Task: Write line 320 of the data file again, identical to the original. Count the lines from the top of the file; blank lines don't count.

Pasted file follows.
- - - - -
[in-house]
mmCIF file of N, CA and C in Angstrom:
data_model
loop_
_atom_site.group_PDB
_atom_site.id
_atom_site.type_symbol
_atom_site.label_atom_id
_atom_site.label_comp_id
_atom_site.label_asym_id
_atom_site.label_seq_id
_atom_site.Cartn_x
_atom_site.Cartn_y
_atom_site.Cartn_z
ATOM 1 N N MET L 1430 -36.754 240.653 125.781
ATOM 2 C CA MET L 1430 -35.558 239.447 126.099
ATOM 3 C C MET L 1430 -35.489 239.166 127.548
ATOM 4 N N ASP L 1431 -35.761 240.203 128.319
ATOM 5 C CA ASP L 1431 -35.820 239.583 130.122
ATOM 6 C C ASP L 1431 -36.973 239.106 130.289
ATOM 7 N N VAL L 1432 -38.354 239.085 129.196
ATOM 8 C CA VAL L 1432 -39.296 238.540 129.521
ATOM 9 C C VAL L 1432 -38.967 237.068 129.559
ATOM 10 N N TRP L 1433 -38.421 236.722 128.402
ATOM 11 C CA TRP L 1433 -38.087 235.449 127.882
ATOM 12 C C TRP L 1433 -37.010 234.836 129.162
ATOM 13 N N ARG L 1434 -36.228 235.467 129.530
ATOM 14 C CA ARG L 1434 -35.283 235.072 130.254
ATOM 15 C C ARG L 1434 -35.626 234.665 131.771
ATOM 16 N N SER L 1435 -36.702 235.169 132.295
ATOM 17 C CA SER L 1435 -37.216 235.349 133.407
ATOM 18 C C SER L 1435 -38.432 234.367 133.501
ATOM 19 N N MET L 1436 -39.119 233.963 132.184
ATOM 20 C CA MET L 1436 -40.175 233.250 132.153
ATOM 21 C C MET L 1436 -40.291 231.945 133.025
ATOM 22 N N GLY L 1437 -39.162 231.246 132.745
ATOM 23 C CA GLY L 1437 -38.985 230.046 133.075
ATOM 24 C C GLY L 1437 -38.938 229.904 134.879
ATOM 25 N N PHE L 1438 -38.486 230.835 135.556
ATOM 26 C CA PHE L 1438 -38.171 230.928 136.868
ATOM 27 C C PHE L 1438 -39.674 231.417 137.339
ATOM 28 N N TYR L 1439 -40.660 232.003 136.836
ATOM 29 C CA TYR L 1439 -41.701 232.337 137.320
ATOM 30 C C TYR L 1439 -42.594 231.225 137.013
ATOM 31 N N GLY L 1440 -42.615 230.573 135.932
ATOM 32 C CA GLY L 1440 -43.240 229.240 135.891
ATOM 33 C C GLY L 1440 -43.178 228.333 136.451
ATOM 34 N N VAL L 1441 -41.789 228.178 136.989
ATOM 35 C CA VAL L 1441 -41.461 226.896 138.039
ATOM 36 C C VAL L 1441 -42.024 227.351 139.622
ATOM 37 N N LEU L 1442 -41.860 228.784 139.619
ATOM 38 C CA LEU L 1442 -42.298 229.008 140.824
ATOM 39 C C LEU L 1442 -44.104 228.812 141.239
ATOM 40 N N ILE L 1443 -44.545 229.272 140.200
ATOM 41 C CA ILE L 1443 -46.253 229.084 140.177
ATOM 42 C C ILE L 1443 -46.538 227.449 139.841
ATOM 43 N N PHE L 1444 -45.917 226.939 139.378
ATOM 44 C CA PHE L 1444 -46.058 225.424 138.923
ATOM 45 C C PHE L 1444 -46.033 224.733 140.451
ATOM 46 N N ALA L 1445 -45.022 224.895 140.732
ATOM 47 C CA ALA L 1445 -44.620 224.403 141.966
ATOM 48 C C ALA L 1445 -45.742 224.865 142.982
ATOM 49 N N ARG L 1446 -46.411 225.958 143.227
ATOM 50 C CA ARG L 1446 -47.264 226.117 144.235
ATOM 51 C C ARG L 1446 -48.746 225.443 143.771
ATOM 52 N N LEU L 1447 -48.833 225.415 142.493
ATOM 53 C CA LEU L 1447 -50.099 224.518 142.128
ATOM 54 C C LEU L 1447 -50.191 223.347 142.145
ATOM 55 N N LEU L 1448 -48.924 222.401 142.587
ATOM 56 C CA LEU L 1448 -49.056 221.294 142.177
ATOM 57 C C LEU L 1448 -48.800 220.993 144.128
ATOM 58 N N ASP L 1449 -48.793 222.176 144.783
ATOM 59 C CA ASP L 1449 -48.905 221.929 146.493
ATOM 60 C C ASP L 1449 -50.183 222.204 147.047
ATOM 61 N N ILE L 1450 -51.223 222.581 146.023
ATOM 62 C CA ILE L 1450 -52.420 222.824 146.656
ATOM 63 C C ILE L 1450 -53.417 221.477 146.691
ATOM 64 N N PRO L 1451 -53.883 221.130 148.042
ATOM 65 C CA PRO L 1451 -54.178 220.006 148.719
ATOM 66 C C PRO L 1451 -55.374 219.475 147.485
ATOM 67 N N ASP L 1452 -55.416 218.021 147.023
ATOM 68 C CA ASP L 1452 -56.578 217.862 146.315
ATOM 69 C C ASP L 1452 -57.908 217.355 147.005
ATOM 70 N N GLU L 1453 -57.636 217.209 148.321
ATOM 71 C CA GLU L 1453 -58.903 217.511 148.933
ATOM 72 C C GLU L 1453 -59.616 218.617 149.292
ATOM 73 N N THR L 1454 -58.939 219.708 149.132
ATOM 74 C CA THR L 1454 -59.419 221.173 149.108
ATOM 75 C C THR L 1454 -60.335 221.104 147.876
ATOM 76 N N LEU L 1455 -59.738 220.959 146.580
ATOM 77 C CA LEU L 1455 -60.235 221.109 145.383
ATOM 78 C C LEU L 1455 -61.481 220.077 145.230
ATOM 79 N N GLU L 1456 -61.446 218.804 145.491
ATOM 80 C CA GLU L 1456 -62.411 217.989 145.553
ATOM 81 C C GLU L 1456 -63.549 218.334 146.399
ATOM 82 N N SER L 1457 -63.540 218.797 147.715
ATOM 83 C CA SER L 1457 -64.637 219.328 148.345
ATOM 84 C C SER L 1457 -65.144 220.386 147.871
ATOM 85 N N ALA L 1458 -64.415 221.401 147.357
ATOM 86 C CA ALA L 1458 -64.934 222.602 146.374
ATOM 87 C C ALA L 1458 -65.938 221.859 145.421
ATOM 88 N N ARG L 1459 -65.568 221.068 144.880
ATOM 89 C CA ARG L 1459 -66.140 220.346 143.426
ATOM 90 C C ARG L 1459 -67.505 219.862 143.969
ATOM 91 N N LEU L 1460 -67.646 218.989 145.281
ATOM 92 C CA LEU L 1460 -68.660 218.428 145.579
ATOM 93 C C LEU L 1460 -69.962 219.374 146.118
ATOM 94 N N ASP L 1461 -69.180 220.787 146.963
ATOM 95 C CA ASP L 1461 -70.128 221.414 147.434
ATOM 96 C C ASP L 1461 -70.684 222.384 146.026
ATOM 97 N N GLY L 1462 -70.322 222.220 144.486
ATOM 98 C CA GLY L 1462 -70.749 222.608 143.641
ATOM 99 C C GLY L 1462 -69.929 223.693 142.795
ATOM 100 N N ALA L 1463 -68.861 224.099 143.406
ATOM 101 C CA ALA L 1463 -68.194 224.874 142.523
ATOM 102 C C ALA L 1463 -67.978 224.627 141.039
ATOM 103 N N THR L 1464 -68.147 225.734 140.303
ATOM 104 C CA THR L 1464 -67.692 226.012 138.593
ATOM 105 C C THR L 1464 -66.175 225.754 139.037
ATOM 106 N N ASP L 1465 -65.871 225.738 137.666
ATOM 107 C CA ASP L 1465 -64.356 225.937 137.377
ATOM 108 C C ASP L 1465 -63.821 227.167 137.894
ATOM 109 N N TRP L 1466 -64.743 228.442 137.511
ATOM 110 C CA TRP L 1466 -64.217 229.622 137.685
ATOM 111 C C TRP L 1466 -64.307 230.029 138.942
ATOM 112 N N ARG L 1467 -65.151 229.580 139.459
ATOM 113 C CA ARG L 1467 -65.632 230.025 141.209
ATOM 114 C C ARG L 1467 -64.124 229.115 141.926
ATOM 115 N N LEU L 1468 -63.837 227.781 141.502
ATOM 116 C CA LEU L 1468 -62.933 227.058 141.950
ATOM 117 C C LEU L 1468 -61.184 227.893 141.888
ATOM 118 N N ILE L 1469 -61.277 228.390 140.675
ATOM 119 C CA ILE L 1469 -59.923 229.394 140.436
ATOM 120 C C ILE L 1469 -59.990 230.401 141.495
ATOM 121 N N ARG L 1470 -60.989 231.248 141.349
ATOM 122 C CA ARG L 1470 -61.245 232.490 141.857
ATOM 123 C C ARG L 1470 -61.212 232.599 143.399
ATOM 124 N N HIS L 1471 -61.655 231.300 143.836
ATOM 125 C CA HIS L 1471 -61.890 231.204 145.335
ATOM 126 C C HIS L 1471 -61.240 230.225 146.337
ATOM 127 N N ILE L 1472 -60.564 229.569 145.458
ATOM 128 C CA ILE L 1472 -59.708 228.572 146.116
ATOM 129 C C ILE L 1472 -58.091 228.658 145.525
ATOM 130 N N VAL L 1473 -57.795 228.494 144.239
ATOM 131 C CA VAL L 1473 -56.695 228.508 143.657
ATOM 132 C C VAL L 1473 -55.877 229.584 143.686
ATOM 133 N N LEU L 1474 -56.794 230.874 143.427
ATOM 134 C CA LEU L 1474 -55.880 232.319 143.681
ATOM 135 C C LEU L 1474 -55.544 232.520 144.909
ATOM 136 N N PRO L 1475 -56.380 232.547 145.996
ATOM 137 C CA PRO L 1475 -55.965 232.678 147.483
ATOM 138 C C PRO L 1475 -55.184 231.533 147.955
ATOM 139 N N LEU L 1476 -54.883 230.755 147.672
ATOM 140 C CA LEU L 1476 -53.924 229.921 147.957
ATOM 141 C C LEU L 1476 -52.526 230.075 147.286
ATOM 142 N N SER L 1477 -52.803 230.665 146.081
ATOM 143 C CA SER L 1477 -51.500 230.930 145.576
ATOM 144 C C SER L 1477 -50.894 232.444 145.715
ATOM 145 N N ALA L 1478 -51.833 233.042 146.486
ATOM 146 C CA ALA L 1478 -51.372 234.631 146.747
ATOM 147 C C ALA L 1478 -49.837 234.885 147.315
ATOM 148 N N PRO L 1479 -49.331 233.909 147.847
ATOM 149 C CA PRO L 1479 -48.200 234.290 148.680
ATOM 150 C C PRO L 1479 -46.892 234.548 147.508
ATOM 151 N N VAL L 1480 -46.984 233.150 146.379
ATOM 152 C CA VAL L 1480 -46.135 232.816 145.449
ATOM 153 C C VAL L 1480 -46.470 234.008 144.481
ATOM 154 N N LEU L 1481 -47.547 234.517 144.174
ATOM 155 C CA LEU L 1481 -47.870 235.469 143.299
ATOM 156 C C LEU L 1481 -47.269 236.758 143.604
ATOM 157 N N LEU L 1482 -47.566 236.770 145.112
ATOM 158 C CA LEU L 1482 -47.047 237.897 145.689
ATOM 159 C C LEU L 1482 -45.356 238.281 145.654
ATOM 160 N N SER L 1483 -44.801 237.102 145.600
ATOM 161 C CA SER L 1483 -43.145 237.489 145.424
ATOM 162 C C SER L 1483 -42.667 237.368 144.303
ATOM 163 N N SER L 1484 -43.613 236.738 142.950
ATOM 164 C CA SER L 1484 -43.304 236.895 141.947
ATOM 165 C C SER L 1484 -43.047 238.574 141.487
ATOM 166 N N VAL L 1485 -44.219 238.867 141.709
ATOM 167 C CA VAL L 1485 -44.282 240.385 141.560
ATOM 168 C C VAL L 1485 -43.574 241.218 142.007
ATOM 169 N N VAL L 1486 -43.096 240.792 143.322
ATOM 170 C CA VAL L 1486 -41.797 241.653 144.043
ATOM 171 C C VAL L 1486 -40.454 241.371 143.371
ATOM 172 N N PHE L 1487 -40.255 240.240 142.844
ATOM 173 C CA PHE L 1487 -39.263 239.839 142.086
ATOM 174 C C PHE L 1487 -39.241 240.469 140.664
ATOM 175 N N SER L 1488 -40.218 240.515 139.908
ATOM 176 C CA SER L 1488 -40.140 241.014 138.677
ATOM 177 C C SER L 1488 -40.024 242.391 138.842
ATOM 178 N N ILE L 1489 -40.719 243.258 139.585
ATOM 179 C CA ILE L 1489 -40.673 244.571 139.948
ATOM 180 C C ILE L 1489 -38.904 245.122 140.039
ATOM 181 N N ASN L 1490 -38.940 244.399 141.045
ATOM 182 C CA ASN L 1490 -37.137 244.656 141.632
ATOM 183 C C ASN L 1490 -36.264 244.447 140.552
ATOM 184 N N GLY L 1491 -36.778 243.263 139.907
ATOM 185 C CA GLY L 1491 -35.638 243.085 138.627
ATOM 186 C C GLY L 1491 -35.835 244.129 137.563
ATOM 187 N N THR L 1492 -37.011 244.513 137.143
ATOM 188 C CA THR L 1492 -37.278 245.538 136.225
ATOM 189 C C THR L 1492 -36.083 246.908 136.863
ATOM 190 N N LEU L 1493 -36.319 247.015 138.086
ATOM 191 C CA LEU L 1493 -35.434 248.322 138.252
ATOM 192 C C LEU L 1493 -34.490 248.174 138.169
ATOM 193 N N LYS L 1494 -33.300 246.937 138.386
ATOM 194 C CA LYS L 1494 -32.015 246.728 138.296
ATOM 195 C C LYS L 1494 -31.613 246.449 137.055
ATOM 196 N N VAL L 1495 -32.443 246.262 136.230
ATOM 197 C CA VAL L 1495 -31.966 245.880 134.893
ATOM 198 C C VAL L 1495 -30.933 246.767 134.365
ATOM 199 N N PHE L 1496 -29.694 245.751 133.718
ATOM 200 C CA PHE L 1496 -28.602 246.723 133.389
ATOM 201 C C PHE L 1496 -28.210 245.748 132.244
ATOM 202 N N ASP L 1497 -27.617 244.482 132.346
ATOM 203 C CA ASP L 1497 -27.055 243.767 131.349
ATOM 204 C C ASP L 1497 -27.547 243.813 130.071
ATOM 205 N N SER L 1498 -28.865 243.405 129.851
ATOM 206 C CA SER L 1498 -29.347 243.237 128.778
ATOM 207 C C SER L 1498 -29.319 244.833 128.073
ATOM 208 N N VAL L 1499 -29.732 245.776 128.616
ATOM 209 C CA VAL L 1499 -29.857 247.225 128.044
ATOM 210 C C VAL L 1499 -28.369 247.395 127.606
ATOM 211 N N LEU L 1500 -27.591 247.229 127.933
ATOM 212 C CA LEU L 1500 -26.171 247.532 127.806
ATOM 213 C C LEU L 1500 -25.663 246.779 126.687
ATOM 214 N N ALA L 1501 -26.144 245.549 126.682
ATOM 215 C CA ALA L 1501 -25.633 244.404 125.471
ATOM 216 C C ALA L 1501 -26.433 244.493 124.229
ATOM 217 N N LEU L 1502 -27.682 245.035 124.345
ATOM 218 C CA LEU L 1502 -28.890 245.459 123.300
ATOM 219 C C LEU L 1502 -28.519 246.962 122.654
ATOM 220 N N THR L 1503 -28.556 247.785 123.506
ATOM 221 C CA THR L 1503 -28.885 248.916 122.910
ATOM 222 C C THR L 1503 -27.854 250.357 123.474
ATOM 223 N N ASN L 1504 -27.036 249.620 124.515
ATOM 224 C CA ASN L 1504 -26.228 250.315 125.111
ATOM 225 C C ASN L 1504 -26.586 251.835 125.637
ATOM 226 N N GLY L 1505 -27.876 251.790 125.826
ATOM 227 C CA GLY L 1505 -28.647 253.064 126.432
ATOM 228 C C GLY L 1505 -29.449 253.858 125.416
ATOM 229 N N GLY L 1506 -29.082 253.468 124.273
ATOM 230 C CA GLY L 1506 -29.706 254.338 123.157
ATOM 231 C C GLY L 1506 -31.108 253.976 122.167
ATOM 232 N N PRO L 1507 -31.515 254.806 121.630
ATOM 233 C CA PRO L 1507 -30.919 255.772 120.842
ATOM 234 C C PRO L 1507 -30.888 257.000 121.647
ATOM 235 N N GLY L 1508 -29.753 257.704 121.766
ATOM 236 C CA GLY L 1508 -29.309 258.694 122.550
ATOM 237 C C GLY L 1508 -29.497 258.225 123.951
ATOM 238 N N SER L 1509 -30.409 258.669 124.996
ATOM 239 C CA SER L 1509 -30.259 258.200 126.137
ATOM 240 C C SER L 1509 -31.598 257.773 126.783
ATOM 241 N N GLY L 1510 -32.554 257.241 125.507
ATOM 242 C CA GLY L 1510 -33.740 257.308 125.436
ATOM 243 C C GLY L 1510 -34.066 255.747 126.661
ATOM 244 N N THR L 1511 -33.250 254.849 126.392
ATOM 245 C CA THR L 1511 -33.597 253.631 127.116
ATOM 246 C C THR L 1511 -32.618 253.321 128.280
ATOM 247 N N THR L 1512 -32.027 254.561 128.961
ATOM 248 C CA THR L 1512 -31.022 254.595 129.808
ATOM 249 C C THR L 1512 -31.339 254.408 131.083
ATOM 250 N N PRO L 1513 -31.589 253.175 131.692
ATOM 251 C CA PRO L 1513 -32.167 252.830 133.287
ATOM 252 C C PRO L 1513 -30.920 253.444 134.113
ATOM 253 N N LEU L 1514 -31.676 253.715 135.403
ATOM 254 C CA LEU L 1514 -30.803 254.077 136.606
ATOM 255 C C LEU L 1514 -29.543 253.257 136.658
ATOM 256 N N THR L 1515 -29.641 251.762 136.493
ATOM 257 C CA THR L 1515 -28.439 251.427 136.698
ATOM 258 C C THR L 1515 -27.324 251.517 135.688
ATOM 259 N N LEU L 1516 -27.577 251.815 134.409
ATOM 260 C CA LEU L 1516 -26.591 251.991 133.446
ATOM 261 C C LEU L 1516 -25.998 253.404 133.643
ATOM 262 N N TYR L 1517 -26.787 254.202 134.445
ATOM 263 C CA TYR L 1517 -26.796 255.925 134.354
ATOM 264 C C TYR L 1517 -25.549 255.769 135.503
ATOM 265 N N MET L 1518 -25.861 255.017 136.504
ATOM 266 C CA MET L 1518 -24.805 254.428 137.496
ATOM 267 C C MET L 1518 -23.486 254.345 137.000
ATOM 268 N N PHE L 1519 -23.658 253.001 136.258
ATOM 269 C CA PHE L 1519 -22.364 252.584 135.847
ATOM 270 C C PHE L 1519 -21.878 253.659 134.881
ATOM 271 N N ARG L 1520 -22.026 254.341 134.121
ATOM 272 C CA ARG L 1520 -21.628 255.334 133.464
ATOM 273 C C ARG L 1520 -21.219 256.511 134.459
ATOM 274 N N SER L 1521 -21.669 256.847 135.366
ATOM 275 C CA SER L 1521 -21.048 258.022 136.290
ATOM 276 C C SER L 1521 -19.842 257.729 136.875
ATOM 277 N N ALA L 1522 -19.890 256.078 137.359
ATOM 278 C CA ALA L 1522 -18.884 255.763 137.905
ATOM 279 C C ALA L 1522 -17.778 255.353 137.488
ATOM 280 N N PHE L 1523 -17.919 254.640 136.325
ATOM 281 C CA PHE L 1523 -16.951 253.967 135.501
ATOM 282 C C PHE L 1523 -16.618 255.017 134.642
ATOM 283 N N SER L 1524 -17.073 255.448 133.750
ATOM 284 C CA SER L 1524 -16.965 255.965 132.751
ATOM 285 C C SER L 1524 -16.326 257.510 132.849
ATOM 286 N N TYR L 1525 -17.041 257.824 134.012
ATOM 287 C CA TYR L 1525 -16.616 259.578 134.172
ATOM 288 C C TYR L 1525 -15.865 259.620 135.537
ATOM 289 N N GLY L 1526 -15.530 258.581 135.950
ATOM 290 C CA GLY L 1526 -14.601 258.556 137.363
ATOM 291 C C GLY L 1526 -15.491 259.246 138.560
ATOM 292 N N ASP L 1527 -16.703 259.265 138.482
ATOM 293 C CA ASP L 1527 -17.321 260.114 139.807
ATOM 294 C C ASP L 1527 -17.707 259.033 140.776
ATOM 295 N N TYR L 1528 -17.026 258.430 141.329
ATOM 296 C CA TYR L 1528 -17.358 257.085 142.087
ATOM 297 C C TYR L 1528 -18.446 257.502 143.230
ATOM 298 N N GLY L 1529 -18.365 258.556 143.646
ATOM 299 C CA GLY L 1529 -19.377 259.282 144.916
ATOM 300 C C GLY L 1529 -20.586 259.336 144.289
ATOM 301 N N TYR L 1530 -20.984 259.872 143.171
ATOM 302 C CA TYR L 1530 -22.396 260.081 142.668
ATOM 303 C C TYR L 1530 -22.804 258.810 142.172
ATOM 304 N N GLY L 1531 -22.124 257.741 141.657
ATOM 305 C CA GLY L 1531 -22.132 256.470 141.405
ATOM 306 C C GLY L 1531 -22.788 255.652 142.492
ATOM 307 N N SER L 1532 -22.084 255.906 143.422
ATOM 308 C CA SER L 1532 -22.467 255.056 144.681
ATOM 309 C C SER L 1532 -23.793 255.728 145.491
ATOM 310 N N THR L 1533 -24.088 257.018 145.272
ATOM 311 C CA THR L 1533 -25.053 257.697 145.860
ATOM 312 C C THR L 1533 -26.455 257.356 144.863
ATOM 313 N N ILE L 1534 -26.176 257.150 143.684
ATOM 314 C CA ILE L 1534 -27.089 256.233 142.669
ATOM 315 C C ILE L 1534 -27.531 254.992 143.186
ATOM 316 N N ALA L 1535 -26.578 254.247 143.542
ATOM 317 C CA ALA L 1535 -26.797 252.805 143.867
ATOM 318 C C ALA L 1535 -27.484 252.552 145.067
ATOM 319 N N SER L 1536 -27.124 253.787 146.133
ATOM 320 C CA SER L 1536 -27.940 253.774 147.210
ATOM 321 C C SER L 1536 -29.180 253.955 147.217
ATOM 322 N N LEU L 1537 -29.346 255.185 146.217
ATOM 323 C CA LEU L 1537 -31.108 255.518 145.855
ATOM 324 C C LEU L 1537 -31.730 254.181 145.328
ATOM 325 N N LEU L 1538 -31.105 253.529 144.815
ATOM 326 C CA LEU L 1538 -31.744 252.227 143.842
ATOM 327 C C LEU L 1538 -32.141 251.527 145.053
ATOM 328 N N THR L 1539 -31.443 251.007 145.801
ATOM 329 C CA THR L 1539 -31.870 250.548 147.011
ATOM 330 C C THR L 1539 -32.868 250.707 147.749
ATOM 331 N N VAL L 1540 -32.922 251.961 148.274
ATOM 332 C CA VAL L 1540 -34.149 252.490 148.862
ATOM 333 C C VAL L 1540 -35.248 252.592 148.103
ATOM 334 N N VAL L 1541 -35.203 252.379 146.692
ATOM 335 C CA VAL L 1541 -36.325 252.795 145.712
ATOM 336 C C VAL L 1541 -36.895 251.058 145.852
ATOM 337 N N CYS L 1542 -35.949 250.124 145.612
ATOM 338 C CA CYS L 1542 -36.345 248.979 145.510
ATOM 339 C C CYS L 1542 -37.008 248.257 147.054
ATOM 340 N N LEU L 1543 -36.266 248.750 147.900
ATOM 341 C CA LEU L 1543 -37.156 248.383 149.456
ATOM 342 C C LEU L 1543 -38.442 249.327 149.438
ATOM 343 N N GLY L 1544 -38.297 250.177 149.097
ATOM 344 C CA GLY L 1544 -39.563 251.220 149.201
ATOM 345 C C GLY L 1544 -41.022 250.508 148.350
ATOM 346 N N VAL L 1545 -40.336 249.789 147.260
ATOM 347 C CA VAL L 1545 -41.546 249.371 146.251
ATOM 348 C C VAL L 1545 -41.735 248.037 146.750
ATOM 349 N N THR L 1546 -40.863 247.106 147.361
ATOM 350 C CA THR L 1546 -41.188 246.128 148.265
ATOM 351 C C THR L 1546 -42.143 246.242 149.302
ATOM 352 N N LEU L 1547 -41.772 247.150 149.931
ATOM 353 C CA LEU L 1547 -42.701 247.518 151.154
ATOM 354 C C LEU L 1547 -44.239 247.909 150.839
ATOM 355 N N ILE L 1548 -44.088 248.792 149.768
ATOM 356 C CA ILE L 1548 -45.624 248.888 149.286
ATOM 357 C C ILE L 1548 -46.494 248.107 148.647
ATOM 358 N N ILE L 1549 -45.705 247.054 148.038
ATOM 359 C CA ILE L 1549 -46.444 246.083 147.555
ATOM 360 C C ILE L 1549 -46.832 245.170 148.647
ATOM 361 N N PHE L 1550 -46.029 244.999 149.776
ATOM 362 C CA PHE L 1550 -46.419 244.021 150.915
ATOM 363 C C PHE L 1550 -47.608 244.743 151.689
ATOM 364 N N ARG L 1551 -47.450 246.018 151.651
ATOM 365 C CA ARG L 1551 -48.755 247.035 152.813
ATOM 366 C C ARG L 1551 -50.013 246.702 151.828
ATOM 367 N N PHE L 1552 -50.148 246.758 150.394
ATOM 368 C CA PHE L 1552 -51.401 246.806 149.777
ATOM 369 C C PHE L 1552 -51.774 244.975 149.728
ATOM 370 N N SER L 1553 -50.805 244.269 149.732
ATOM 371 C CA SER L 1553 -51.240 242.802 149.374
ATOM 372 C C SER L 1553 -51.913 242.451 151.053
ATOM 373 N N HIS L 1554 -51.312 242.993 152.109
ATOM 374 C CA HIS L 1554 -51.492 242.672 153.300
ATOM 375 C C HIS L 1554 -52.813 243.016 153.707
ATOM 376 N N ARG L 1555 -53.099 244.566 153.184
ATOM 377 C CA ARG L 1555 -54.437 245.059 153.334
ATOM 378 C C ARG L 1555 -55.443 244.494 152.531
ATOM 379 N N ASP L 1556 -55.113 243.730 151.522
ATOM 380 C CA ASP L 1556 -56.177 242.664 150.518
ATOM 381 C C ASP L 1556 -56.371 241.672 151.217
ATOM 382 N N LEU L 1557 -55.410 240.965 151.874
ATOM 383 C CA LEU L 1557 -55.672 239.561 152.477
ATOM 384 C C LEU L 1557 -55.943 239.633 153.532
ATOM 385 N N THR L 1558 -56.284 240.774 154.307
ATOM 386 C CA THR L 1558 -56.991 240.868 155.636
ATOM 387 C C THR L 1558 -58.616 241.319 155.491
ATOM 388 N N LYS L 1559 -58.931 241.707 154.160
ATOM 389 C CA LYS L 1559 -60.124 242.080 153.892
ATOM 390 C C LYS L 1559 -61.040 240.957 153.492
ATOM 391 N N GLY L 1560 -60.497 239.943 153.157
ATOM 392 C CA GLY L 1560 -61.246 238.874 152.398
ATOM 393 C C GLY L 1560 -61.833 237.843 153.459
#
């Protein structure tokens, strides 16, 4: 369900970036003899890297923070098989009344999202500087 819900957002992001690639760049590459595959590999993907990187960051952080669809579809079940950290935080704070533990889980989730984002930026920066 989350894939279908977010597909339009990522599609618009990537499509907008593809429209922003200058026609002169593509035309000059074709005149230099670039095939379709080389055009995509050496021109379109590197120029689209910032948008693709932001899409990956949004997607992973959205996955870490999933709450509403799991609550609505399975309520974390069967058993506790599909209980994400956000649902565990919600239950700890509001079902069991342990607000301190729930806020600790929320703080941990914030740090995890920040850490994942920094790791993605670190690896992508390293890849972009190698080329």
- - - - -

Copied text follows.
ATOM 306 C C GLY L 1531 -22.788 255.652 142.492